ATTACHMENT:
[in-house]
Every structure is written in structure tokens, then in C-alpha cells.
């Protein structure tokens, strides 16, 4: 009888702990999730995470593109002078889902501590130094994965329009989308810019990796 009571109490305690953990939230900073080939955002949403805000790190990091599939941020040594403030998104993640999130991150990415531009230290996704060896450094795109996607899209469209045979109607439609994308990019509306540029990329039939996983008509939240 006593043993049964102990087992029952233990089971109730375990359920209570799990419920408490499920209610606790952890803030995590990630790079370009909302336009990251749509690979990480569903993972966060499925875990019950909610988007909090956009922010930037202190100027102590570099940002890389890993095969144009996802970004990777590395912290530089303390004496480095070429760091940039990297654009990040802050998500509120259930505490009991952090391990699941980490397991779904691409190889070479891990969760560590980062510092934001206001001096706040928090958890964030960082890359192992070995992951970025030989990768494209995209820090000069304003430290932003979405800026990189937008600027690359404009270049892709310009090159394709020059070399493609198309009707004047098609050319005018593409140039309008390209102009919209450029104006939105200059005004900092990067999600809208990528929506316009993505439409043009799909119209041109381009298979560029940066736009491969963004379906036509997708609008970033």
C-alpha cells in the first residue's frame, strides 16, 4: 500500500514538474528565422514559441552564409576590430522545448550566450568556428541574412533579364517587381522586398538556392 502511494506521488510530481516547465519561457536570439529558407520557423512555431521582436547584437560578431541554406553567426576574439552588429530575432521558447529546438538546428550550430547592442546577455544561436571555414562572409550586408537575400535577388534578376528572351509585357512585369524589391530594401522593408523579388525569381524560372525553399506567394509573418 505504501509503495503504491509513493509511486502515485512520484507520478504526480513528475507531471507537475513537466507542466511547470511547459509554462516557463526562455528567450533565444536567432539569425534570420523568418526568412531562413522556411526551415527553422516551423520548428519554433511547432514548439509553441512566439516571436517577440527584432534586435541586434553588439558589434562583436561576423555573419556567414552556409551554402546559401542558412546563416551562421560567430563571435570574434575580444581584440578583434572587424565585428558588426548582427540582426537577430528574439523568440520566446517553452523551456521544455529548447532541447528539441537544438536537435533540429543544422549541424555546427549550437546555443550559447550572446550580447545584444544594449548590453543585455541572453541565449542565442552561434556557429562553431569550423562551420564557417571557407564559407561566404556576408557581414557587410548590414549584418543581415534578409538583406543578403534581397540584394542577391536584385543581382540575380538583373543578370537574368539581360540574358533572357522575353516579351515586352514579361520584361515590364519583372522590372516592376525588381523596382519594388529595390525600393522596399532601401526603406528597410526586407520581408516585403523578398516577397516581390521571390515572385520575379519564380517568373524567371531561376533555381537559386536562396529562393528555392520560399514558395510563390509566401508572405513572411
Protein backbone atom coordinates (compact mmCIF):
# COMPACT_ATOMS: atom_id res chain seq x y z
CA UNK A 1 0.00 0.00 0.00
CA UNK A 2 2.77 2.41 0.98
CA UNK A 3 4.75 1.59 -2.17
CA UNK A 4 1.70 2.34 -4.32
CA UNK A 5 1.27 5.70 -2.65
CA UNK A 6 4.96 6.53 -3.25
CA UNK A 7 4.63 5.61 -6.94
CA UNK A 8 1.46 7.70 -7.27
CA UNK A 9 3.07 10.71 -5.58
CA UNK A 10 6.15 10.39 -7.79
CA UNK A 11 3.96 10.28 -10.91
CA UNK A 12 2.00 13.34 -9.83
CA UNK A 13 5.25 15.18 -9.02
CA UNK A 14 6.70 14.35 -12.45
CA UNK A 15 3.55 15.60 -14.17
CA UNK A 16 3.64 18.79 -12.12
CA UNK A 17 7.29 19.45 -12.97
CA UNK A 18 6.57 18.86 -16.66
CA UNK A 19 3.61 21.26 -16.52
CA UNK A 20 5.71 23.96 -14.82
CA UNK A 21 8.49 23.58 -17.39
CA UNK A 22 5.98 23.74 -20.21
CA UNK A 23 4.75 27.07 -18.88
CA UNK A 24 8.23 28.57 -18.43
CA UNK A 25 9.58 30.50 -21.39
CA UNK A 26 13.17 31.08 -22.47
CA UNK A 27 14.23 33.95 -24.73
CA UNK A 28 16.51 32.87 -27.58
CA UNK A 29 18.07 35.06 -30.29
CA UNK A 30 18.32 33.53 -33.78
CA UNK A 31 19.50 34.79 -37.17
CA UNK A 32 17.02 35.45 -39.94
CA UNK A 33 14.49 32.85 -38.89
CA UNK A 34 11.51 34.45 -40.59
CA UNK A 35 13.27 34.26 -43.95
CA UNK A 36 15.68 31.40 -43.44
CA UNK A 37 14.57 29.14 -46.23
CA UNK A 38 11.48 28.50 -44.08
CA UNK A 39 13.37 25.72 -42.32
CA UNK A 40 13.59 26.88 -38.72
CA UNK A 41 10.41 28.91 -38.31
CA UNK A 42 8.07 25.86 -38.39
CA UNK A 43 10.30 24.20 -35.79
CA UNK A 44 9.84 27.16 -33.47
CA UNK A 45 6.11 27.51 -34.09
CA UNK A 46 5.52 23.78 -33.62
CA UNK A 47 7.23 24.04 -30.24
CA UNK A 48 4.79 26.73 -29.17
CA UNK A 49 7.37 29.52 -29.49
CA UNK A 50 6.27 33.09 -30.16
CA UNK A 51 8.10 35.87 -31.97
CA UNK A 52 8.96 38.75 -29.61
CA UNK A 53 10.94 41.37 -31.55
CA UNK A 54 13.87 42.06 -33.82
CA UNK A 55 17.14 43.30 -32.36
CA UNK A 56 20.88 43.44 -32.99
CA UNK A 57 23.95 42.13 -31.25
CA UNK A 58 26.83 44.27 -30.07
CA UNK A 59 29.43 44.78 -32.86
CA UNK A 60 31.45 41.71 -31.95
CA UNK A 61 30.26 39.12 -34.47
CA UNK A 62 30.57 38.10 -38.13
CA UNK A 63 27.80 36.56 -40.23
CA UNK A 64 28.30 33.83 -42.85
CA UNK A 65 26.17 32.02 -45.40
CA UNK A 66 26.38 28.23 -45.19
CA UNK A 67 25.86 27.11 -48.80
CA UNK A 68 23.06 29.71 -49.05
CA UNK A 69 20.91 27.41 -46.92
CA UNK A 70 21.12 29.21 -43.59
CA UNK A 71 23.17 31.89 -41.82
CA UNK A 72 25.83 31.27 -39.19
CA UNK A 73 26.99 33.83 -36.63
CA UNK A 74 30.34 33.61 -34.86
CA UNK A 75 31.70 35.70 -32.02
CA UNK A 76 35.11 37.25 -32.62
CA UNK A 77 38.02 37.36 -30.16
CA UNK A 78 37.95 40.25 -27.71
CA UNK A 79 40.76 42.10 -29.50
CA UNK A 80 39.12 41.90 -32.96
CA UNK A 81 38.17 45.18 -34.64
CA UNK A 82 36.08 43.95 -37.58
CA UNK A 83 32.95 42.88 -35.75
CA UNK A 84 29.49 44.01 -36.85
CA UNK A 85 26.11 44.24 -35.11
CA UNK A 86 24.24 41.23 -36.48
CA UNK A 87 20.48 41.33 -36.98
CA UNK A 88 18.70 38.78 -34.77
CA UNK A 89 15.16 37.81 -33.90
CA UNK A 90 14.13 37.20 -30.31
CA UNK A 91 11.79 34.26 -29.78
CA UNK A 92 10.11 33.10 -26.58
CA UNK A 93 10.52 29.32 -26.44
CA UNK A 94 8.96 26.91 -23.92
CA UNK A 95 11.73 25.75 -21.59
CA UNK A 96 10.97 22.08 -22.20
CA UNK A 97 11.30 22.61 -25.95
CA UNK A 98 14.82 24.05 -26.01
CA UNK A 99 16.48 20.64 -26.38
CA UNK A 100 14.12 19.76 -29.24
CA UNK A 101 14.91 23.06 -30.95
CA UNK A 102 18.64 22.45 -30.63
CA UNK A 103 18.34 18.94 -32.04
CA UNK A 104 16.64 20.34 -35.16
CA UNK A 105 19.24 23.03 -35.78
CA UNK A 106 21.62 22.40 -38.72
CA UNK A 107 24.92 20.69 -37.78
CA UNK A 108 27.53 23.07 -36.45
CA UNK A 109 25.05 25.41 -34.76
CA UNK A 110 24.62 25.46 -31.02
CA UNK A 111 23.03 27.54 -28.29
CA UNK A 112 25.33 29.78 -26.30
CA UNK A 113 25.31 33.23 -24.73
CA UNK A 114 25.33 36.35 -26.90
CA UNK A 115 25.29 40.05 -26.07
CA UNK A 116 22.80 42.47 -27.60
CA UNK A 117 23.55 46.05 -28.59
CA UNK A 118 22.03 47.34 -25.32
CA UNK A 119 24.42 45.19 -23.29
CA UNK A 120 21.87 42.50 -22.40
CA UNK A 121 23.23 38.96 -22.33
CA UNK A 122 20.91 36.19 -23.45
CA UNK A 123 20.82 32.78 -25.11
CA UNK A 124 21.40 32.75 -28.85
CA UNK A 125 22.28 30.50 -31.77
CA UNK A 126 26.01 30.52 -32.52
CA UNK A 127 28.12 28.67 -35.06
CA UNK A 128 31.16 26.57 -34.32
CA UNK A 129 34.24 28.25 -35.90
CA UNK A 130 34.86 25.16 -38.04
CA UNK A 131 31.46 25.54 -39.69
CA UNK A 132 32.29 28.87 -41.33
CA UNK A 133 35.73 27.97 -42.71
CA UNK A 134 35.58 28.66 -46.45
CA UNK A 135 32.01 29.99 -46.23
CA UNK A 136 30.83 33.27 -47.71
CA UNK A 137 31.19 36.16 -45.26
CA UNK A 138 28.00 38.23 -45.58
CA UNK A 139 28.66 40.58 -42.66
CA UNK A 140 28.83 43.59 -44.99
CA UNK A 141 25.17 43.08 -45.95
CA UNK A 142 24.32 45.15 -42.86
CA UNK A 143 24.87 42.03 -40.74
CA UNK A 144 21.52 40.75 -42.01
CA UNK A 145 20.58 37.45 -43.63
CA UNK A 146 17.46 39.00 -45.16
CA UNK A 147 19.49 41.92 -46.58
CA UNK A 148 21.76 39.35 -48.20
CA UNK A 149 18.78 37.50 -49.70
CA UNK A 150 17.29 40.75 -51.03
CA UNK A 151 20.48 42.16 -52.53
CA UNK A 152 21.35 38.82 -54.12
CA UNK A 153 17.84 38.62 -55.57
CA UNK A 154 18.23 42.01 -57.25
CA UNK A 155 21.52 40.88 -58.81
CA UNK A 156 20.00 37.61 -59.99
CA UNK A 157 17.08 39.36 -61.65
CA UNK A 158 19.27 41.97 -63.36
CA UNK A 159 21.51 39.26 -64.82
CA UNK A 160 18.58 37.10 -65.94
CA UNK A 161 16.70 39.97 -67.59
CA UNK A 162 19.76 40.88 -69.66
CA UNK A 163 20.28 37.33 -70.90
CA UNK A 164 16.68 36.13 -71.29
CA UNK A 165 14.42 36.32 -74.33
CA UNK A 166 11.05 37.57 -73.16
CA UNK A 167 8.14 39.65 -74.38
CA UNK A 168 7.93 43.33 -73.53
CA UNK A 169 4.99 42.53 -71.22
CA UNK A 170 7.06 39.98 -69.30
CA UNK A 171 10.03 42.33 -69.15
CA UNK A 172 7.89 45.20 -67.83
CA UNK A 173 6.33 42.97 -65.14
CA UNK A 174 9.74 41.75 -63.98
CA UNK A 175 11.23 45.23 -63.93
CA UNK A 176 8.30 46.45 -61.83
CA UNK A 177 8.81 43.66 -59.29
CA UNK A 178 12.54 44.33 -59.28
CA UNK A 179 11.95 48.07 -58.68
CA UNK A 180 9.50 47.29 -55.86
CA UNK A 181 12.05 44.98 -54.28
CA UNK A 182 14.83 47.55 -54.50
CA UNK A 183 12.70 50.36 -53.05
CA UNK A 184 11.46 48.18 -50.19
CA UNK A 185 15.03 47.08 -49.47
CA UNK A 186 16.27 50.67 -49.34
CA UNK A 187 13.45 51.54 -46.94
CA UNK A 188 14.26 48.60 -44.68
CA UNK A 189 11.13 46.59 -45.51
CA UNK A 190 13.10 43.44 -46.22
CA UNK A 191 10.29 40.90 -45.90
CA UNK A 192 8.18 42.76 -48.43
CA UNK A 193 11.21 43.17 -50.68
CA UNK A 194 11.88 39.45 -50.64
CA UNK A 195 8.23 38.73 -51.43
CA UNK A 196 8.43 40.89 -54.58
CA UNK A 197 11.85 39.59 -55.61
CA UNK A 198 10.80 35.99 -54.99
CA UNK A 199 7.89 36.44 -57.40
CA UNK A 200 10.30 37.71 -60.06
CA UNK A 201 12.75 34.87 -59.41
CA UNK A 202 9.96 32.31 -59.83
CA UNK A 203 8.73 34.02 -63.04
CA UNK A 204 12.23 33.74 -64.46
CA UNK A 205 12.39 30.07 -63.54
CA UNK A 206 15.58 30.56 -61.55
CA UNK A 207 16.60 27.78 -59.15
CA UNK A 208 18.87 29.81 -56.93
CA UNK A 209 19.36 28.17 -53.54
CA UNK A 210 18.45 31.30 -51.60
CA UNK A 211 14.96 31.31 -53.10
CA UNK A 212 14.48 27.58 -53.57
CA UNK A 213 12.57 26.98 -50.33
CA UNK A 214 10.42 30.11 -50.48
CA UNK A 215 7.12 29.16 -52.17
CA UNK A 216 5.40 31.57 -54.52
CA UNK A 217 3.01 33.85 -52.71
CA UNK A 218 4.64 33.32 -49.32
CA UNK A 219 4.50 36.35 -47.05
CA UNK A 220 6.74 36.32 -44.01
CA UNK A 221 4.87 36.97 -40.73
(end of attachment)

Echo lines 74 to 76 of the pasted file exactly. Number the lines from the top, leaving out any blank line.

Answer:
CA UNK A 68 23.06 29.71 -49.05
CA UNK A 69 20.91 27.41 -46.92
CA UNK A 70 21.12 29.21 -43.59